Trident originally bid $304,000 but later reduced the price to $207,000 because of a negotiated delay in delivery. With change orders, however, the final price paid for the boat was just under $300,000.

The pontoon diameter of the delivered boat is 42 inches, not 36 inches as submitted in Trident’s bid, which may be a contributing factor to the increased depth needed to operate the vessel. CJ was unable to determine who in the Ferry Division approved the change orders.

State Purchasing Manager Percy Richardson told CJ, “We made the award based on the information that was submitted by the Ferry Division. It was awarded at a negotiated price based on a delivery concession. We don’t inspect all purchases. The acceptance of the vessel was the responsibility of the Ferry Division.” When asked what to do with a boat that doesn’t meet specifications, Richardson said, “As a consumer, the state is stuck with the boat.”

Currituck County officials said the ferry service was necessary because students living on the Currituck County section of the Outer Banks would no longer be able to attend Dare County schools because of crowding. School officials initially said about 40 students would be involved, but that number now is about 10 students.

They said the bus ride to the mainland, entirely by land, was too long. With State Senate President Pro Tem Marc Basnight of Dare County as the driving force, the N.C. General Assembly appropriated $834,000 in June 2003 for the project. Annual operating costs are estimated to be more than $400,000.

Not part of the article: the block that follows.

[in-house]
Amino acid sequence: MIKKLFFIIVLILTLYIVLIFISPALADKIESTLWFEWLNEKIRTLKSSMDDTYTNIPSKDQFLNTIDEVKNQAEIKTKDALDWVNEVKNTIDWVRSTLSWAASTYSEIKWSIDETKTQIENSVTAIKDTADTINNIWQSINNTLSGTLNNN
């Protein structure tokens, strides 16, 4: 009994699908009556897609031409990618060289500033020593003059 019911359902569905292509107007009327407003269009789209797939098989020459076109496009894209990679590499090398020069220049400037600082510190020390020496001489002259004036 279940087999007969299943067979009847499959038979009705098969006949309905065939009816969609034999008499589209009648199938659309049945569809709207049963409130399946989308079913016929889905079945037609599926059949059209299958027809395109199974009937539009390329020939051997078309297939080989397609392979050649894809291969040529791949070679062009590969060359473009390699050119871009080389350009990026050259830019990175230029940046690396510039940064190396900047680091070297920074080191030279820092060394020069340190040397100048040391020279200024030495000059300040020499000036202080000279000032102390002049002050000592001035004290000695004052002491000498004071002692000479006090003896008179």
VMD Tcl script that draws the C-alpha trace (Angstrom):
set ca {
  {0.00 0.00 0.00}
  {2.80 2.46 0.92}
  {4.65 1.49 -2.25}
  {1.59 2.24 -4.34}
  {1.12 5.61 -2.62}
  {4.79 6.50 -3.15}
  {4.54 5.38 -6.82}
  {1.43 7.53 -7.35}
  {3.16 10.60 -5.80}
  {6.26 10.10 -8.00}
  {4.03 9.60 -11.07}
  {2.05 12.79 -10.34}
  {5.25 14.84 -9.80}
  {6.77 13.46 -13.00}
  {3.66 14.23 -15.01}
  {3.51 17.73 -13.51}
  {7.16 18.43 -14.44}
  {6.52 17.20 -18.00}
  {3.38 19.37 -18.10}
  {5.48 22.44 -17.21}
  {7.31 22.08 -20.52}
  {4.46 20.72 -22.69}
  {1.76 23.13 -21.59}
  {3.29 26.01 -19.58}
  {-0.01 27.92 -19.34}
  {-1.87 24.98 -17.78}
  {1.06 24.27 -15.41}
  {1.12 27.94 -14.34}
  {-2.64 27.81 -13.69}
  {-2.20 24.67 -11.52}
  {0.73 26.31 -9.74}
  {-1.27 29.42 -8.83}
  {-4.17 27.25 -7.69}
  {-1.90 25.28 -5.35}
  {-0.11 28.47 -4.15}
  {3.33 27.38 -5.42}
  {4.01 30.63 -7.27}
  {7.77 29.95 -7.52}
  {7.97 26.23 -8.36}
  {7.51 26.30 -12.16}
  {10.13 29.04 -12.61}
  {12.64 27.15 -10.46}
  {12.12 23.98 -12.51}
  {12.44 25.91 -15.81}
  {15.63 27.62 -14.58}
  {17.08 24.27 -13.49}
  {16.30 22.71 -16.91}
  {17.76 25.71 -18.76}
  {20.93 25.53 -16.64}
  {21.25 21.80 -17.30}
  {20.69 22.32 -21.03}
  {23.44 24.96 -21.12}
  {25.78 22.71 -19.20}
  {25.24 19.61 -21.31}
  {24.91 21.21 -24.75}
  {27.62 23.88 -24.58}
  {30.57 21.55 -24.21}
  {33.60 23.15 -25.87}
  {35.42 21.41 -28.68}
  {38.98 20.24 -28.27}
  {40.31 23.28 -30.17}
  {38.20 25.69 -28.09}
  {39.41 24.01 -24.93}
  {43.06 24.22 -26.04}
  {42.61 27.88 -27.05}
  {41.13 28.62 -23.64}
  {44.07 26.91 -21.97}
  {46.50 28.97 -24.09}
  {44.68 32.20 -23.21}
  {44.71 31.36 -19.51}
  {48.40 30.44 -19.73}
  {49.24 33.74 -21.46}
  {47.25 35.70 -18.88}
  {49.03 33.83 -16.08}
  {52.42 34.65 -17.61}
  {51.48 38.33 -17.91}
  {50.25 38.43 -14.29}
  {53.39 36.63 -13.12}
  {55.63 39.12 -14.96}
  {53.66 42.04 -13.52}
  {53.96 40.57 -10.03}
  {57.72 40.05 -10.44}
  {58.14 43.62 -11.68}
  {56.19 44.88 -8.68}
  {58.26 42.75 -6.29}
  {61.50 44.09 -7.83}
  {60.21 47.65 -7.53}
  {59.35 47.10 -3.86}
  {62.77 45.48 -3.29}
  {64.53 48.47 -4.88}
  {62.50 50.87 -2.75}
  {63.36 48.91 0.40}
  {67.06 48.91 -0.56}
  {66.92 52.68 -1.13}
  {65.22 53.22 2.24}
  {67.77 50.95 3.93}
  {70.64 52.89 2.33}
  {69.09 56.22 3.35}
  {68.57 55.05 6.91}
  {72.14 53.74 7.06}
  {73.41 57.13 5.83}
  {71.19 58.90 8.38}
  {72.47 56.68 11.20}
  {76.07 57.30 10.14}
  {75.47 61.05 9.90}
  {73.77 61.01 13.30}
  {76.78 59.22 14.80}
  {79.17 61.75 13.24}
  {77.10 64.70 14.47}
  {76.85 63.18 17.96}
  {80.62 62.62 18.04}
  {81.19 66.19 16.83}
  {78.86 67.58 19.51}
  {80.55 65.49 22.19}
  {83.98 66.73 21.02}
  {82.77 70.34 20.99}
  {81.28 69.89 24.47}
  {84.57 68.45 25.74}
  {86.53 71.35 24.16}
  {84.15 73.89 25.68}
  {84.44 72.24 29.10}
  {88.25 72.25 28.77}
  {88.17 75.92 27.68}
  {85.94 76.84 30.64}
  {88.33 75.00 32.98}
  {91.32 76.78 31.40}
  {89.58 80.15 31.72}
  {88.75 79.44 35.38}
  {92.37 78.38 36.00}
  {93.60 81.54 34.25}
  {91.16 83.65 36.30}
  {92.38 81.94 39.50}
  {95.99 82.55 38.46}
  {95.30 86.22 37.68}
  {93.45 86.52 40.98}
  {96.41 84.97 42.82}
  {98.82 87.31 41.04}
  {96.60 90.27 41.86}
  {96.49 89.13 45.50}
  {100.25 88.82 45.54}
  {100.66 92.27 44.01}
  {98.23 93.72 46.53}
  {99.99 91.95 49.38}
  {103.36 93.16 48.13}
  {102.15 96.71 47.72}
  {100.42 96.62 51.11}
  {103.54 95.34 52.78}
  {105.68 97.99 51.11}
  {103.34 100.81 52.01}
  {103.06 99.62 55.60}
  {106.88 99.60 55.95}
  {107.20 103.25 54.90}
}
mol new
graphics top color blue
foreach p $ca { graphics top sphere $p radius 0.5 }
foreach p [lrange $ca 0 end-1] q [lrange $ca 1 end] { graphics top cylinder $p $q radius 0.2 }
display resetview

The ferry service was scheduled to be in operation by May 2004. DOT documents show that dredging at Corolla was necessary and was included in the project budget, but neither Currituck County nor DOT had applied for a permit from the U.S. Army Corps of Engineers. In 1996 and 2000 the Corps denied Currituck County dredging permits it had submitted for the same site. A May 2003 feasibility study presented to the General Assembly by Gaskill failed to mention those denials.

The project stalled in June 2004 when state and local environmental officials learned that DOT Ferry Division supervisor Bill Moore used a workboat’s propellers to cut a channel in the shallow sound at the Corolla end of the route. Moore, who was superintendent of dredge and field maintenance, is now retired. He reported directly to Gaskill. Both he and Gaskill said the dredging was accidental. Moore said that he and other employees did not “kick a channel” with the boat’s propellers, but that they marked the channel. In August 2004, state and federal law enforcement officials led, by the U.S. Environmental Protection Agency’s Criminal Investigation Division and carrying search warrants, raided the Ferry Division offices.

Gaskill and Moore were the focus of the raid. Returned search warrants indicated officials were looking for information that would explain who gave Moore instructions to dredge. An EPA spokesman told CJ that the investigation is ongoing but that he could not offer further comment.

Don Carrington is executive editor of Carolina Journal.